Location: Tompkinsville, Staten Island
Configuration: 3 x 33 1/3-yard courtesy lanes during my visit; 12 x 50-meter lanes during lap swim
Situated alongside Hannah Street (!) a short walk from the St. George Ferry Terminal, and in eyeshot of New York Harbor, Joseph H. Lyons Pool has been a favorite since I visited for a night owl swim a while back. Years later, I finally returned on my last “summer Friday” off from work. Not only was this my 80th “new” pool since 2012–doubling my original goal–but it was the first blog-worthy dip with my longtime swim buddy Jen.
Lyons, designated a landmark in 2008, is Staten Island’s WPA gem. Like so many other favorites from Robert Moses’s building rampage that left no borough un-pooled, it opened in 1936. In addition to the main pool, it’s got a diving pool (closed) as well as a spray pool, all amid the signature brickwork and ornamental details that it shares with its WPA siblings. A tall brick smokestack emblazoned with the Parks logo makes the complex visible from a far. A historic photo posted in the grand entryway (at left) depicts the pool as it was nearing completion, giving a sense of the scope of the project.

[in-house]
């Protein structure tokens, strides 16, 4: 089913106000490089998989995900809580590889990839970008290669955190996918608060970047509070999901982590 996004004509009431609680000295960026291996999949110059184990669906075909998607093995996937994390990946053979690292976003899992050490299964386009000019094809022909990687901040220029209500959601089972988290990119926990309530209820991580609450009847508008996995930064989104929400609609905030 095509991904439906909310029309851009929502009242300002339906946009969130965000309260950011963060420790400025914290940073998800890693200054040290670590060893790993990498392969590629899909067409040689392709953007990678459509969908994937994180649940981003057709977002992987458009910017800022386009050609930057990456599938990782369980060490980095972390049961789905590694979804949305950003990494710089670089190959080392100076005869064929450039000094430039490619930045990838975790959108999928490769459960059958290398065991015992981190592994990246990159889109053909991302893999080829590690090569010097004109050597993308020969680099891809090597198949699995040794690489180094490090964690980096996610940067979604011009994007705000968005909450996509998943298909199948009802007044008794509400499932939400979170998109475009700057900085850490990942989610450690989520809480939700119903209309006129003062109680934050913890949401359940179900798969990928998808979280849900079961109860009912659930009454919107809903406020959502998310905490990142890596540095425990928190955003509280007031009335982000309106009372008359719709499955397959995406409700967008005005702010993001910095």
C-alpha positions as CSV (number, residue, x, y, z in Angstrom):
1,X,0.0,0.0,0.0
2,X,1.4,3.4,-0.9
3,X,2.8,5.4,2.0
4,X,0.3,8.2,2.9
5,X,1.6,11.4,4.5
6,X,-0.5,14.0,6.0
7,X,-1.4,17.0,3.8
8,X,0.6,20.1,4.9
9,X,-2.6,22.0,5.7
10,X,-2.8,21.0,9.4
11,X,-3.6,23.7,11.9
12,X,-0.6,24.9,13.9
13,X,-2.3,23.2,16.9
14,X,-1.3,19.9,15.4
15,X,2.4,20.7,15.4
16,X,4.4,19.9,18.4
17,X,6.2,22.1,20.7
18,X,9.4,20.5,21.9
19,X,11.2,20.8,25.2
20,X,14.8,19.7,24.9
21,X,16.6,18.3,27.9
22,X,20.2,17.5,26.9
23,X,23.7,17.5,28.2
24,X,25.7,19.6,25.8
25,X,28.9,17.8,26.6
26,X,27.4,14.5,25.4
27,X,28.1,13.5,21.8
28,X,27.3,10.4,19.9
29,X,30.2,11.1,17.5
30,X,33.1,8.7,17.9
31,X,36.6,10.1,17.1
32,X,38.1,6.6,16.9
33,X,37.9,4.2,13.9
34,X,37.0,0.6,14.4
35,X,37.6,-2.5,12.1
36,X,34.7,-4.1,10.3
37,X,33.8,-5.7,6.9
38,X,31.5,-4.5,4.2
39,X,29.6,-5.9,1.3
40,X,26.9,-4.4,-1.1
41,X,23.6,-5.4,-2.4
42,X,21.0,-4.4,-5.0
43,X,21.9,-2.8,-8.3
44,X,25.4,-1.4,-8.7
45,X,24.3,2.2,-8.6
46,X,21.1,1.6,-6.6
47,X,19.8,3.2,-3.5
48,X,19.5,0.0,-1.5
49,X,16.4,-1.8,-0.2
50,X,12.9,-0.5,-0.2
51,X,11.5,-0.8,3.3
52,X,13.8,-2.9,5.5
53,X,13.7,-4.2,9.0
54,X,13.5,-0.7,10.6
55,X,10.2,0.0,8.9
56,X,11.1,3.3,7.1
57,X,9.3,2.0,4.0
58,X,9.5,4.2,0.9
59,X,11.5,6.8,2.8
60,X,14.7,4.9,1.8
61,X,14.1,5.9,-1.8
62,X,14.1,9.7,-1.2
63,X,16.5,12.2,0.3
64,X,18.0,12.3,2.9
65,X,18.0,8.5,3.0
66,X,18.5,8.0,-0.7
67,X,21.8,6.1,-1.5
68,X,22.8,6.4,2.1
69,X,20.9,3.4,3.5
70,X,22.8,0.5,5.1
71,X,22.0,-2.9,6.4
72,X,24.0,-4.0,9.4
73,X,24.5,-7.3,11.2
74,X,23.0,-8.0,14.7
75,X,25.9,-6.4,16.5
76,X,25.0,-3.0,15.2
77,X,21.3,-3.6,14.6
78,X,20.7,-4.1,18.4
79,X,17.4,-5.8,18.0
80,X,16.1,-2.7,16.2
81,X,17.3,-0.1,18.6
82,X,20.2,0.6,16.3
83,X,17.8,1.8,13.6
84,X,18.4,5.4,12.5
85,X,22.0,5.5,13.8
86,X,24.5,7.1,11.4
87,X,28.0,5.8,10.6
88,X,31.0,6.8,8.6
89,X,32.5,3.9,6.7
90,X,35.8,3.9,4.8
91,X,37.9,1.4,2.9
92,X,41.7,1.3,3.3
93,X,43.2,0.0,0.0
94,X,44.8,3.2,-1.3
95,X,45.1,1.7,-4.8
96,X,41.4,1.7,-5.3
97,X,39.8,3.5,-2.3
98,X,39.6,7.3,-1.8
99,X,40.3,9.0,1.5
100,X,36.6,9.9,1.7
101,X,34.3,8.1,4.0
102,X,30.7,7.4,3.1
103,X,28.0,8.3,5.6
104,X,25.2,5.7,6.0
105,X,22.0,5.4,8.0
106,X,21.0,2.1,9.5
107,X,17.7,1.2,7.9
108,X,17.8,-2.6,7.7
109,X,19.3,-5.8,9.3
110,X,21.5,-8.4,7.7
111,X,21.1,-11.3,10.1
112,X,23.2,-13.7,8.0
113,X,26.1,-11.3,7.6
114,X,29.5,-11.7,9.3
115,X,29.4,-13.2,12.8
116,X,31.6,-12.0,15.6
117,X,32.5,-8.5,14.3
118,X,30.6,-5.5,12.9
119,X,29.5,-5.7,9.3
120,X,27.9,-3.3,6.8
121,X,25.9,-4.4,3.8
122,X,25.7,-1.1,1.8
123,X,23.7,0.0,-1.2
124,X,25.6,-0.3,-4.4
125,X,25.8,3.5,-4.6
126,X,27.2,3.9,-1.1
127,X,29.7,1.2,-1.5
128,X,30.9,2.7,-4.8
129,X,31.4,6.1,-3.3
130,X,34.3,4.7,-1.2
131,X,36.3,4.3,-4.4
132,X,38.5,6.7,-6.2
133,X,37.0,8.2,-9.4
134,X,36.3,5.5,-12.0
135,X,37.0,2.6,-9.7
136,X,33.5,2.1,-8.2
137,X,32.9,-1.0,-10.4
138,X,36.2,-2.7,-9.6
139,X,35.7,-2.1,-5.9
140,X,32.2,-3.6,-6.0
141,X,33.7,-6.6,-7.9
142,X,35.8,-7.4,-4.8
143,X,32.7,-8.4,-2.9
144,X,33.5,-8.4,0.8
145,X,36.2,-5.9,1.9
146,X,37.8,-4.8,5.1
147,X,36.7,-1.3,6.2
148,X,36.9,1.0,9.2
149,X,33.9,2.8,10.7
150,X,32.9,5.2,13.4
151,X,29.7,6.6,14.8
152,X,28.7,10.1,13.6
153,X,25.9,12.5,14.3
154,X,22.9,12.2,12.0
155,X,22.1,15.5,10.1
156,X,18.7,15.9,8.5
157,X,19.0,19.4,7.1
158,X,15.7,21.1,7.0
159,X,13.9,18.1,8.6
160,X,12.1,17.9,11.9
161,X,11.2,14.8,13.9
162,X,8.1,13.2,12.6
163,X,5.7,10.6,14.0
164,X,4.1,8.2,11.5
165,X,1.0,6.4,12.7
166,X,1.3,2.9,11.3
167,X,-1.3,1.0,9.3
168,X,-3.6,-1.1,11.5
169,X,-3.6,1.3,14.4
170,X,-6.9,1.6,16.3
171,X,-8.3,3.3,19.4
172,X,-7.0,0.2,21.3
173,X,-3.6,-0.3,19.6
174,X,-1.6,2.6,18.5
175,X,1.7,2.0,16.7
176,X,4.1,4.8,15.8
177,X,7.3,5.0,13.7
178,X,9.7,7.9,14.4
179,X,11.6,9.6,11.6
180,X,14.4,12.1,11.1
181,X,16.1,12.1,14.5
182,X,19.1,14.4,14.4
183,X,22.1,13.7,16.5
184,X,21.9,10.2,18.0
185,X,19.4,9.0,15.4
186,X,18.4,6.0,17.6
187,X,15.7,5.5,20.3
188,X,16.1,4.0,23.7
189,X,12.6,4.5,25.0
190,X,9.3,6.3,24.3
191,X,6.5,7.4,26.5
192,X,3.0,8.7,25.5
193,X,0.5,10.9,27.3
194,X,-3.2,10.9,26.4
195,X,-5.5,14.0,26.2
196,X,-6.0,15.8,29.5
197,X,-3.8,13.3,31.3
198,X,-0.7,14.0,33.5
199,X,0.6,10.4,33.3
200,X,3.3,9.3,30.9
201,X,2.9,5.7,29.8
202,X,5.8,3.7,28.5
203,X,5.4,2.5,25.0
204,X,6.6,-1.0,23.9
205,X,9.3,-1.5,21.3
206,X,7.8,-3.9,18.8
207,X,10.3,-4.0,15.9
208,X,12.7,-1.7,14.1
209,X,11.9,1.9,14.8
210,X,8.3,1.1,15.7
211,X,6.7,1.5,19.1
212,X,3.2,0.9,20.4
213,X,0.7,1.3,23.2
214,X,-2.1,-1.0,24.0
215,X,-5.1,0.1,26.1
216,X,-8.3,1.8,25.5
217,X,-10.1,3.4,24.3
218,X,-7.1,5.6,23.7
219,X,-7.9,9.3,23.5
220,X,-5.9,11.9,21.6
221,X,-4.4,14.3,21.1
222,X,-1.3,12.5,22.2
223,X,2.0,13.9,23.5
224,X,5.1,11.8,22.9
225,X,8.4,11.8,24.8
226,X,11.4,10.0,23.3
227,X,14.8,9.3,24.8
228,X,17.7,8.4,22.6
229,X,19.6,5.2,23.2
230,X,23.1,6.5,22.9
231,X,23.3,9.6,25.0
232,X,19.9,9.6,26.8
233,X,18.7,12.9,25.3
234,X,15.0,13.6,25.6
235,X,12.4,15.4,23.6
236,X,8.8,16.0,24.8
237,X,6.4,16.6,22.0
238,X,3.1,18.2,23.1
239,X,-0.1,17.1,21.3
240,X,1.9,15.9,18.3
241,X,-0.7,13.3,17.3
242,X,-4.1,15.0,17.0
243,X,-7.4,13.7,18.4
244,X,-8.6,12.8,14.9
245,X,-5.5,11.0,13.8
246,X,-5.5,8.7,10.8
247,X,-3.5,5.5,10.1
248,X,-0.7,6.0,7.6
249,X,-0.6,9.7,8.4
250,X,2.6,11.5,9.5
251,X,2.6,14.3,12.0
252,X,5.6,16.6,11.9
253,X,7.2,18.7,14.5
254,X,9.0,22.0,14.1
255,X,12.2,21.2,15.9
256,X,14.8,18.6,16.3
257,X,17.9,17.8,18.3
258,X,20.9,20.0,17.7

Jen had the smart idea of visiting during regular hours (obligatory locks at the ready), where we each got a courtesy lane to ourselves. There were a good number of other patrons enjoying the water–which seemed exceptionally clear–but it was by no means crowded. Despite this, we were rushed through the locker rooms just before 7:00, because of an inexplicable prohibition against mixing open swim patrons with night owl lap swimmers.
The locker rooms, while spacious and colorful, were stocked with the cubby-sized micro-lockers used at so many Parks outdoor pools. If you had spent the day, say, out on your bike with a friend discovering a flock of goats and exploring your ideal beach as selected by a Parks quiz, the laws of physics would prevent you from being able to fit all your stuff into a single locker. Fortunately, the you-must-have-a-lock rule does not specify that all of your belongings be locked up together.
Before a beautiful return to Manhattan across the harbor at sunset, we stopped to celebrate Jen’s upcoming birthday at New York City’s first Dairy Queen, in the ferry terminal. (Yes, yes, I know that Manhattan now has its own DQ.) Beach, pool, friends, and ice cream–a perfect summer day. As Robert Moses himself put it in 1934, “It is no exaggeration to say that the health, happiness, efficiency and orderliness of a large number of the city’s residents, especially in the summer months, are tremendously affected by the presence or absence of adequate swimming and bathing facilities.”